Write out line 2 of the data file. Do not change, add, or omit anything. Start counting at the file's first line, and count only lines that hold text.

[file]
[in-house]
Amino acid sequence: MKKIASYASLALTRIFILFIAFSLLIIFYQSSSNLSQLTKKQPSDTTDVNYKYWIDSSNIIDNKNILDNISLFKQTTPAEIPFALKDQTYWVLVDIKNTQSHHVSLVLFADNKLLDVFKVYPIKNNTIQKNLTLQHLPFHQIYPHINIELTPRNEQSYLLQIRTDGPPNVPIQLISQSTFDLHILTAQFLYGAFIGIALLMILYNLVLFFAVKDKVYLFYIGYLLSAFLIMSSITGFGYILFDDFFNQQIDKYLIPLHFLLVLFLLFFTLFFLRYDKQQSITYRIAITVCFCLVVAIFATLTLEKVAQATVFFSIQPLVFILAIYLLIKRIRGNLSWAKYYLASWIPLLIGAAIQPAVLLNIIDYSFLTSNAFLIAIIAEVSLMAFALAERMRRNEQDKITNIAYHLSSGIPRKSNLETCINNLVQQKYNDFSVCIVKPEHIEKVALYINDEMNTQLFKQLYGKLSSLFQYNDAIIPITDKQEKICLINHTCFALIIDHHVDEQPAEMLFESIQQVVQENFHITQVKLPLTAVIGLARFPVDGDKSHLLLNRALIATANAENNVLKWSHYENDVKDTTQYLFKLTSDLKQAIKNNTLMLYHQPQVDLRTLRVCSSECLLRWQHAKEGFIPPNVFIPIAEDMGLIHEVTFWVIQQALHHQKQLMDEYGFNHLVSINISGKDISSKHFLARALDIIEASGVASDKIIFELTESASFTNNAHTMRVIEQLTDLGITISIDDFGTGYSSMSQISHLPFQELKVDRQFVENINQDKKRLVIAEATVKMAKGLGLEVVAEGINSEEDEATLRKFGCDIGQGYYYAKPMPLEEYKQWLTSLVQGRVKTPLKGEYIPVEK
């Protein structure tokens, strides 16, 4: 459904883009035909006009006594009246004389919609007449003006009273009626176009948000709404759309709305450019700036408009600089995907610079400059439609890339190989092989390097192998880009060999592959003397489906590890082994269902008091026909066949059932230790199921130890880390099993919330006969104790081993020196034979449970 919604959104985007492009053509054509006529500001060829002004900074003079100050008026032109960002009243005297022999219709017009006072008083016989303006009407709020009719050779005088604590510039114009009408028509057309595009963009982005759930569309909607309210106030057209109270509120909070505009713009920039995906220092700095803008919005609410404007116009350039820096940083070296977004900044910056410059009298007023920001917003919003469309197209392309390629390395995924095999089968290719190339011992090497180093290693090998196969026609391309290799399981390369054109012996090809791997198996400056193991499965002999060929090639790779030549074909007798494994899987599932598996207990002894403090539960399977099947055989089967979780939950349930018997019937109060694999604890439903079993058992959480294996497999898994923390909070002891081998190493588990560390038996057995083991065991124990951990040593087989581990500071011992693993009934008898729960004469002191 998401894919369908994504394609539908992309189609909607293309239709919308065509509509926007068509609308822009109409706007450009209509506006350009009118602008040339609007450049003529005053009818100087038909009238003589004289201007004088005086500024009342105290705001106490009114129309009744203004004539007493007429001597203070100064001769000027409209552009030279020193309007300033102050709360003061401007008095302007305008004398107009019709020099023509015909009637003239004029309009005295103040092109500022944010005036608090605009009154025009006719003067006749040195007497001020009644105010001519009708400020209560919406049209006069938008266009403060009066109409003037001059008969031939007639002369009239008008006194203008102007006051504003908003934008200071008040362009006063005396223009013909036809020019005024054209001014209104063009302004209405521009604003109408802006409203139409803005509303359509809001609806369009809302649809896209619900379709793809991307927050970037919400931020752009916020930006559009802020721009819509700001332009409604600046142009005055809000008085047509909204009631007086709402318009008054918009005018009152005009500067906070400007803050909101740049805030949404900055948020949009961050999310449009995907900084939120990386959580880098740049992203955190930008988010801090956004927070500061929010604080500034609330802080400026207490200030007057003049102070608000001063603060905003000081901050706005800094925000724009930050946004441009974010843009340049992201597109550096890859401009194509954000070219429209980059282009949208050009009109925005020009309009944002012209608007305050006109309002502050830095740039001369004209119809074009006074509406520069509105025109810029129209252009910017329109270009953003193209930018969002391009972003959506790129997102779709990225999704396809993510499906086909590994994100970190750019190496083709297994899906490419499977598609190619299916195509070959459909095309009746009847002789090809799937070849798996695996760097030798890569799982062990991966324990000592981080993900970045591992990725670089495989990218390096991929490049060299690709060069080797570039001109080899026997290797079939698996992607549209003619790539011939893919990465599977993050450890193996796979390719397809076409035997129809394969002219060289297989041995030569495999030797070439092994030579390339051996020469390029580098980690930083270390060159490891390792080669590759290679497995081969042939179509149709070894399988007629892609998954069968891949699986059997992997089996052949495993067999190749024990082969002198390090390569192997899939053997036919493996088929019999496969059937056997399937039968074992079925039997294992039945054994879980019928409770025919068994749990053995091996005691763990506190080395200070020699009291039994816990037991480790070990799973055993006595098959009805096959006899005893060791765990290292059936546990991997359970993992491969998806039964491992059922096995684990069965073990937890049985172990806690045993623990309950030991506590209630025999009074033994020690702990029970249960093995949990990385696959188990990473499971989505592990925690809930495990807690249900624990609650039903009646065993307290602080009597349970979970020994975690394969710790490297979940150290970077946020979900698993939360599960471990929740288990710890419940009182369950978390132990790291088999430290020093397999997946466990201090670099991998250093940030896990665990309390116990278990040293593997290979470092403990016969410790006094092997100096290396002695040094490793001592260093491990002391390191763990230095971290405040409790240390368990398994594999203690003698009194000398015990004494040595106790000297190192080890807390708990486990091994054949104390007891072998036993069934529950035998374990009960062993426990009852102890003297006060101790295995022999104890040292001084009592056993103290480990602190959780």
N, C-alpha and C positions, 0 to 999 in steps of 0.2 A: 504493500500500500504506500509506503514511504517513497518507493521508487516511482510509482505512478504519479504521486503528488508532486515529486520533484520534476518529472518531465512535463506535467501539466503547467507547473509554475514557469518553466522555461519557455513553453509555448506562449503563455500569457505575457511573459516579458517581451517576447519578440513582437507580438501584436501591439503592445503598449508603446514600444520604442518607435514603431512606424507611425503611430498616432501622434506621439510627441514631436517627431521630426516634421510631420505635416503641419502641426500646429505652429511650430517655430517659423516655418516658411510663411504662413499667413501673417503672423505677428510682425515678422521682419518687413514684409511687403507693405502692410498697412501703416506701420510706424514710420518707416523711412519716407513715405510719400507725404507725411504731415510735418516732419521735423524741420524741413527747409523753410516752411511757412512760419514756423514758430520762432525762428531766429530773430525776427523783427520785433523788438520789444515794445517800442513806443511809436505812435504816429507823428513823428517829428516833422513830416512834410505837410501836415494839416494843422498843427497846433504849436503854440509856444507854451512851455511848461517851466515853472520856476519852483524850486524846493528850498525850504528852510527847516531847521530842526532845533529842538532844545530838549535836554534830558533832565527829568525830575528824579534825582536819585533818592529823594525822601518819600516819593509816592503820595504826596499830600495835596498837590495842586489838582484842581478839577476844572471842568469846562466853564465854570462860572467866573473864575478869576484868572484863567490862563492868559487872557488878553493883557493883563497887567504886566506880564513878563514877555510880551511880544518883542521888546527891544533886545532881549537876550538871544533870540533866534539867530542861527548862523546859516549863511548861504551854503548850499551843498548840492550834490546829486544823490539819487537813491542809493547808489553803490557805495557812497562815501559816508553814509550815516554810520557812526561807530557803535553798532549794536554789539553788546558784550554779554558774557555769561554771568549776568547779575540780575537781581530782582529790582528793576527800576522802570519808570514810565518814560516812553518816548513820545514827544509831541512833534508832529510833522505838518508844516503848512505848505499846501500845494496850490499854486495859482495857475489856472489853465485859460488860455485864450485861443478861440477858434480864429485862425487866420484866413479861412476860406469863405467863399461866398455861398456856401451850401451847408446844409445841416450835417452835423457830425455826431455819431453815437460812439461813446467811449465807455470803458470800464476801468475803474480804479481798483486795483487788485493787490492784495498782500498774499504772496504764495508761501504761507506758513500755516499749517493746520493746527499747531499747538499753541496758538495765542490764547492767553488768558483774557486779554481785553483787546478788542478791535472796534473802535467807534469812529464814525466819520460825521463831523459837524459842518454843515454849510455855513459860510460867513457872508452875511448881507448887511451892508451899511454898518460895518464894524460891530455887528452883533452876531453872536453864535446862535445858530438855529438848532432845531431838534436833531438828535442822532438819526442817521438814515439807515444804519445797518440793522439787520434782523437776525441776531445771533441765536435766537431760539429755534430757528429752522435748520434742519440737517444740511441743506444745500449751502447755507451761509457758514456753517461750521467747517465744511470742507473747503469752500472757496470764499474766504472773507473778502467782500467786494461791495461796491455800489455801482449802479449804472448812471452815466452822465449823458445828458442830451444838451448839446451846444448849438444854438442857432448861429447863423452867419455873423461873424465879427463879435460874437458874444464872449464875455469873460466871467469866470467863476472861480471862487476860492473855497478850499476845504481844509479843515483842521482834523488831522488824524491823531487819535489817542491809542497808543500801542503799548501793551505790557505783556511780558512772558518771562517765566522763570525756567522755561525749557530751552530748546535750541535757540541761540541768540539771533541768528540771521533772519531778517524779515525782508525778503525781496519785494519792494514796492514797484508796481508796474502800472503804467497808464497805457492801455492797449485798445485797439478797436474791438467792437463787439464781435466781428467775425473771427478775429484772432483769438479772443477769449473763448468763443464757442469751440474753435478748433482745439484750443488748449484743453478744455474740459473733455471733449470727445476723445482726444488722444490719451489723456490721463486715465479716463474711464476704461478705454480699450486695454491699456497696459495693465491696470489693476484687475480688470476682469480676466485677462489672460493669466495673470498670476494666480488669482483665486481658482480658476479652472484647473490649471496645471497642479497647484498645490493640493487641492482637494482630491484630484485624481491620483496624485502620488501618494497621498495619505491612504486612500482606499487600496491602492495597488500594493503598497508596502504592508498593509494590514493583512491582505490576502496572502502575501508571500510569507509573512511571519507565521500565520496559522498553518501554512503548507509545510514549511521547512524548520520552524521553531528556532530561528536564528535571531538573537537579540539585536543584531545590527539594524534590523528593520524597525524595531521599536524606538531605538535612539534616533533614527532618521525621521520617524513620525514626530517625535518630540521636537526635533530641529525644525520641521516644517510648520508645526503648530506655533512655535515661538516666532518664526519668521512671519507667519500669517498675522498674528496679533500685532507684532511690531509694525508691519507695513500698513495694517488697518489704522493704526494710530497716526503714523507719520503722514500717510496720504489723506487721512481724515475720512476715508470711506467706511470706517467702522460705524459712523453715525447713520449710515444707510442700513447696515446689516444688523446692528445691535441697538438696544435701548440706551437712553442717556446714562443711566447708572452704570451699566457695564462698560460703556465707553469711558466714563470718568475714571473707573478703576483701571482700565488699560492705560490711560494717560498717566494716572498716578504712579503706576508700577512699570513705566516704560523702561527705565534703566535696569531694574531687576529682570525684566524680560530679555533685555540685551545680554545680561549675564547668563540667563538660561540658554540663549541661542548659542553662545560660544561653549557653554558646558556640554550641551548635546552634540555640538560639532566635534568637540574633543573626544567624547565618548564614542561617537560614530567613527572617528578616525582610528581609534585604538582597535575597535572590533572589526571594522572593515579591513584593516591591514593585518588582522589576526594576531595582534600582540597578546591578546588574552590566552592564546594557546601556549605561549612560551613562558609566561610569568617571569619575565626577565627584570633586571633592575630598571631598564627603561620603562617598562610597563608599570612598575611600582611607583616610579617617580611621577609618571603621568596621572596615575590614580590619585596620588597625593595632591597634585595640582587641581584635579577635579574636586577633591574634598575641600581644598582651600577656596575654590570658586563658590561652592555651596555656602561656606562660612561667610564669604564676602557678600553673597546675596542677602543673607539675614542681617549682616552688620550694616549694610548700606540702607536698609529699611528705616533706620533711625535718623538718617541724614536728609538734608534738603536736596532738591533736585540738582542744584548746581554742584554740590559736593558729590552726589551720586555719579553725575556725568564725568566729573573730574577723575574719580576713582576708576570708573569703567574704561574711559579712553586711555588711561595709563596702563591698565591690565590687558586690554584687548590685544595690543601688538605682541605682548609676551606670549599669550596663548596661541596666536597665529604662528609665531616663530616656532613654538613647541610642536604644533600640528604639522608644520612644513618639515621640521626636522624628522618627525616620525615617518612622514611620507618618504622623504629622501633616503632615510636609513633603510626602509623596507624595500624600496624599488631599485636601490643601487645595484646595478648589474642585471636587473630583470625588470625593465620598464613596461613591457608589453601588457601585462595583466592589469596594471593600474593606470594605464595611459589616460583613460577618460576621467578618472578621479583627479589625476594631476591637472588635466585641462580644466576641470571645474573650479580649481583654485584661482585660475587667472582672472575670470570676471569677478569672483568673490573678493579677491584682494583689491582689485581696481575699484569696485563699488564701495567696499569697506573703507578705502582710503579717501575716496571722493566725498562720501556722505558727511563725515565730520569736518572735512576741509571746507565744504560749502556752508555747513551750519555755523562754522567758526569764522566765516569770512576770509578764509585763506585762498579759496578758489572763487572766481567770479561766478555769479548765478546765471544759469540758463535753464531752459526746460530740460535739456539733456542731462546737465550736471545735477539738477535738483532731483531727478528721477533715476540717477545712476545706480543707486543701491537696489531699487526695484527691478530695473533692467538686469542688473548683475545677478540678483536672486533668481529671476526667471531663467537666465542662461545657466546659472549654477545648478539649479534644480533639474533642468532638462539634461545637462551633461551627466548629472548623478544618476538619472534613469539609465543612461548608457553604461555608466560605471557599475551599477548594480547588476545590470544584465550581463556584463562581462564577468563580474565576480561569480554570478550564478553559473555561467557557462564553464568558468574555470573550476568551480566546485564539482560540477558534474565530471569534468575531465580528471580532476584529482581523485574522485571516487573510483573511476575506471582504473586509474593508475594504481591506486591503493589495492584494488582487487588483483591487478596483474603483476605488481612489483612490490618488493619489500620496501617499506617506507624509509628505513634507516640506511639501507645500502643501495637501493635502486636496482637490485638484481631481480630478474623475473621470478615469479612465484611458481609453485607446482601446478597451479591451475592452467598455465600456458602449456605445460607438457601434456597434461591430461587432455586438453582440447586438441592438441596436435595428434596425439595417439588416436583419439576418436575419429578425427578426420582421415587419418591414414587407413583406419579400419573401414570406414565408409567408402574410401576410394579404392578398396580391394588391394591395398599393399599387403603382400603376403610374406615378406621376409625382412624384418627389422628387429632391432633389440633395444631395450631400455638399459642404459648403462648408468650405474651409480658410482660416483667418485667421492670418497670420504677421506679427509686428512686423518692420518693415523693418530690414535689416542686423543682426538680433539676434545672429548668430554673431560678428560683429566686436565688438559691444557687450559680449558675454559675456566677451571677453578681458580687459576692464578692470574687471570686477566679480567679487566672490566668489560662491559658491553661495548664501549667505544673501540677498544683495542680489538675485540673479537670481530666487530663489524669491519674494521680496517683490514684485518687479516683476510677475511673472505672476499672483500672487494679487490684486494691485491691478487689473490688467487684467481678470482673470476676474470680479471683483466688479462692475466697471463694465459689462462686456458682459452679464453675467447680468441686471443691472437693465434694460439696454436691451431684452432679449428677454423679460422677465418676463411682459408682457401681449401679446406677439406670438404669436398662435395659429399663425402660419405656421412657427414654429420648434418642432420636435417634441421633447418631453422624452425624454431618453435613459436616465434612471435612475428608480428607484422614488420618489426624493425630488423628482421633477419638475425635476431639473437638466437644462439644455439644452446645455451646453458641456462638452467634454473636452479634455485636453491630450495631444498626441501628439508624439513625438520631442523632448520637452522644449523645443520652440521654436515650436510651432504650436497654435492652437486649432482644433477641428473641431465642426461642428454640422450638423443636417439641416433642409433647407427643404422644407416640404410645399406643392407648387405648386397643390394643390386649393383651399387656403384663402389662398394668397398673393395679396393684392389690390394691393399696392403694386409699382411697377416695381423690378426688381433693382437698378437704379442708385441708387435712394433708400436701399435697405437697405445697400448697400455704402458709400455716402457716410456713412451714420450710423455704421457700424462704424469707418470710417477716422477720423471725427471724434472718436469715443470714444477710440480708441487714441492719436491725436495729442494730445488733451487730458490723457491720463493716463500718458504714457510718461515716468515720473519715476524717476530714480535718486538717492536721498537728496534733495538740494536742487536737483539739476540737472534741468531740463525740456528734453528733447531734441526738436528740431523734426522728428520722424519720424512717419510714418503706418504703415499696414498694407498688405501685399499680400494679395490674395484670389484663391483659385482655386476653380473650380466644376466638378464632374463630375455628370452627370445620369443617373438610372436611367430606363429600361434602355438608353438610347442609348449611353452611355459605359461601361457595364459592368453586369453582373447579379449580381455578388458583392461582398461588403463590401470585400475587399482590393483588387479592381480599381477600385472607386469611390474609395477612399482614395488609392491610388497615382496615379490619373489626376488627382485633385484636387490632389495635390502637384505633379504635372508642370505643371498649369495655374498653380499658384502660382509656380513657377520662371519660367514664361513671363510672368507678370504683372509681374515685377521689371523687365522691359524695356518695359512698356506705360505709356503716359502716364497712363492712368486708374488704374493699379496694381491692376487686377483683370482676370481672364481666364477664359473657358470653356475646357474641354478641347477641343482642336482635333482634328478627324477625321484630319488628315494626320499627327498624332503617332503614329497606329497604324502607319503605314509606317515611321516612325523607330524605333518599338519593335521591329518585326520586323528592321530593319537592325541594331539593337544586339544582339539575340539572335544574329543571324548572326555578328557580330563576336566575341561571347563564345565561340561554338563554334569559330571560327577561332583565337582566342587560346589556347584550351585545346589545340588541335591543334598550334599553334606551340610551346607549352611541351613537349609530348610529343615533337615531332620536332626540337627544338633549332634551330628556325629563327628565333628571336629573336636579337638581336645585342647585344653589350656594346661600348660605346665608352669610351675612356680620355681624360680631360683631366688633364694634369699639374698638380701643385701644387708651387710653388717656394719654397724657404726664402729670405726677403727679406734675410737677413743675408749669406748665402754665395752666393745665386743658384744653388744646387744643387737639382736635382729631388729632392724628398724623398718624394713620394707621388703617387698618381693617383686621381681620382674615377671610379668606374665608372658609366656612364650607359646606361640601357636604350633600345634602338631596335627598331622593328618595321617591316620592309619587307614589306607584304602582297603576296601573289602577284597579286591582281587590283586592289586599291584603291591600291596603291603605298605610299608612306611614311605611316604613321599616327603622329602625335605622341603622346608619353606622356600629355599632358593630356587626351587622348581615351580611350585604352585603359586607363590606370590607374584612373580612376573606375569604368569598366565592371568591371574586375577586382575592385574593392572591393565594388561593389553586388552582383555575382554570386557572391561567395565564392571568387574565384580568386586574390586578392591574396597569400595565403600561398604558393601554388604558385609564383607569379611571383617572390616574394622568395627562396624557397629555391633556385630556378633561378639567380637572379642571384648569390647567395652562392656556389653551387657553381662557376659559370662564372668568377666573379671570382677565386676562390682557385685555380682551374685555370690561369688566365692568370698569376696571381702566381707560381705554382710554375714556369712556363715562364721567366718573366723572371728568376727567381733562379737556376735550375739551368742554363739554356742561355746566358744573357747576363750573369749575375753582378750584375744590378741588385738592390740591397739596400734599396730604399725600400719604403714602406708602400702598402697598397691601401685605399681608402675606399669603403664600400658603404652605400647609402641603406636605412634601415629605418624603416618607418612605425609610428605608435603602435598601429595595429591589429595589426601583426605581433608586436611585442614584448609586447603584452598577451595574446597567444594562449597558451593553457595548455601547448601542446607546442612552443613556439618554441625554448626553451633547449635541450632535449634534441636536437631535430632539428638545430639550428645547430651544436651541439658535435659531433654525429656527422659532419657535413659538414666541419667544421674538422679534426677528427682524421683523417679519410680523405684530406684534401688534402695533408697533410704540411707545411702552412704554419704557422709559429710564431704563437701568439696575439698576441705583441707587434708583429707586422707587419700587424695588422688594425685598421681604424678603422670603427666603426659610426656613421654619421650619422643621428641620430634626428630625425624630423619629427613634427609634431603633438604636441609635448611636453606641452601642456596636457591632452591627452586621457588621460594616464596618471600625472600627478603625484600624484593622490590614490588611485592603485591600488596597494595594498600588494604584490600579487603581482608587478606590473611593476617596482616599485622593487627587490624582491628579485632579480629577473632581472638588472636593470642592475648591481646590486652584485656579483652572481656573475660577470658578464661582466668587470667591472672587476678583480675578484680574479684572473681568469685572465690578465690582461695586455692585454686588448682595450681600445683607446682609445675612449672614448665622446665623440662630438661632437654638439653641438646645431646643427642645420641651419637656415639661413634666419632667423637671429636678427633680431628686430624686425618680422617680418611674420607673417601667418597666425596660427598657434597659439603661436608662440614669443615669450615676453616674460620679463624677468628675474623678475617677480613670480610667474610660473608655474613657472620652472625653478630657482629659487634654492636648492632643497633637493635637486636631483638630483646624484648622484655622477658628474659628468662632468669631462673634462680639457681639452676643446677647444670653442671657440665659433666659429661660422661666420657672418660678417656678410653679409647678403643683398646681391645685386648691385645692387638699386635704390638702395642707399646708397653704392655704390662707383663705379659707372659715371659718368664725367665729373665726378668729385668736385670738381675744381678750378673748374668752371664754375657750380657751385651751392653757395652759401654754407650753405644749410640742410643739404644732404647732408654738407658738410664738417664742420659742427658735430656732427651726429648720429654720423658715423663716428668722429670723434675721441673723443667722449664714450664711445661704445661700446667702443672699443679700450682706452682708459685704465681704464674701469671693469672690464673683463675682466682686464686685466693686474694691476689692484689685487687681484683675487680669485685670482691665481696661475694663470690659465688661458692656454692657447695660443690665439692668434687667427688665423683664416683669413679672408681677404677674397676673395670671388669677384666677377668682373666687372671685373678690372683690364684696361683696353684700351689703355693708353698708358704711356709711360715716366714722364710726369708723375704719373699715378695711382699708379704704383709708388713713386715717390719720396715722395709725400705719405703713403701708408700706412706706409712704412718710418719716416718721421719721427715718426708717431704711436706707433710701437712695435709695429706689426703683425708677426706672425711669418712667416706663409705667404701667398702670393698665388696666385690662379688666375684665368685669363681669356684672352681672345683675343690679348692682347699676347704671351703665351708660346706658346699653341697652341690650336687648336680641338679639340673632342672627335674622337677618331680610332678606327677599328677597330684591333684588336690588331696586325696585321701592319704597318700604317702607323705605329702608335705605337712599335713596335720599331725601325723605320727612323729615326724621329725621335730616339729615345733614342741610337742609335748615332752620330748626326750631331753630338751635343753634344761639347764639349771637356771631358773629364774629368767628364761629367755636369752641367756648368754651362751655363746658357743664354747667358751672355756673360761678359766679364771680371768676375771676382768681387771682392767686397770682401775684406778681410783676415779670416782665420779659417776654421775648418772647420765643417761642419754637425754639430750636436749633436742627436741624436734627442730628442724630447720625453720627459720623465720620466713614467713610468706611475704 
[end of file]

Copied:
Amino acid sequence: MKKIASYASLALTRIFILFIAFSLLIIFYQSSSNLSQLTKKQPSDTTDVNYKYWIDSSNIIDNKNILDNISLFKQTTPAEIPFALKDQTYWVLVDIKNTQSHHVSLVLFADNKLLDVFKVYPIKNNTIQKNLTLQHLPFHQIYPHINIELTPRNEQSYLLQIRTDGPPNVPIQLISQSTFDLHILTAQFLYGAFIGIALLMILYNLVLFFAVKDKVYLFYIGYLLSAFLIMSSITGFGYILFDDFFNQQIDKYLIPLHFLLVLFLLFFTLFFLRYDKQQSITYRIAITVCFCLVVAIFATLTLEKVAQATVFFSIQPLVFILAIYLLIKRIRGNLSWAKYYLASWIPLLIGAAIQPAVLLNIIDYSFLTSNAFLIAIIAEVSLMAFALAERMRRNEQDKITNIAYHLSSGIPRKSNLETCINNLVQQKYNDFSVCIVKPEHIEKVALYINDEMNTQLFKQLYGKLSSLFQYNDAIIPITDKQEKICLINHTCFALIIDHHVDEQPAEMLFESIQQVVQENFHITQVKLPLTAVIGLARFPVDGDKSHLLLNRALIATANAENNVLKWSHYENDVKDTTQYLFKLTSDLKQAIKNNTLMLYHQPQVDLRTLRVCSSECLLRWQHAKEGFIPPNVFIPIAEDMGLIHEVTFWVIQQALHHQKQLMDEYGFNHLVSINISGKDISSKHFLARALDIIEASGVASDKIIFELTESASFTNNAHTMRVIEQLTDLGITISIDDFGTGYSSMSQISHLPFQELKVDRQFVENINQDKKRLVIAEATVKMAKGLGLEVVAEGINSEEDEATLRKFGCDIGQGYYYAKPMPLEEYKQWLTSLVQGRVKTPLKGEYIPVEK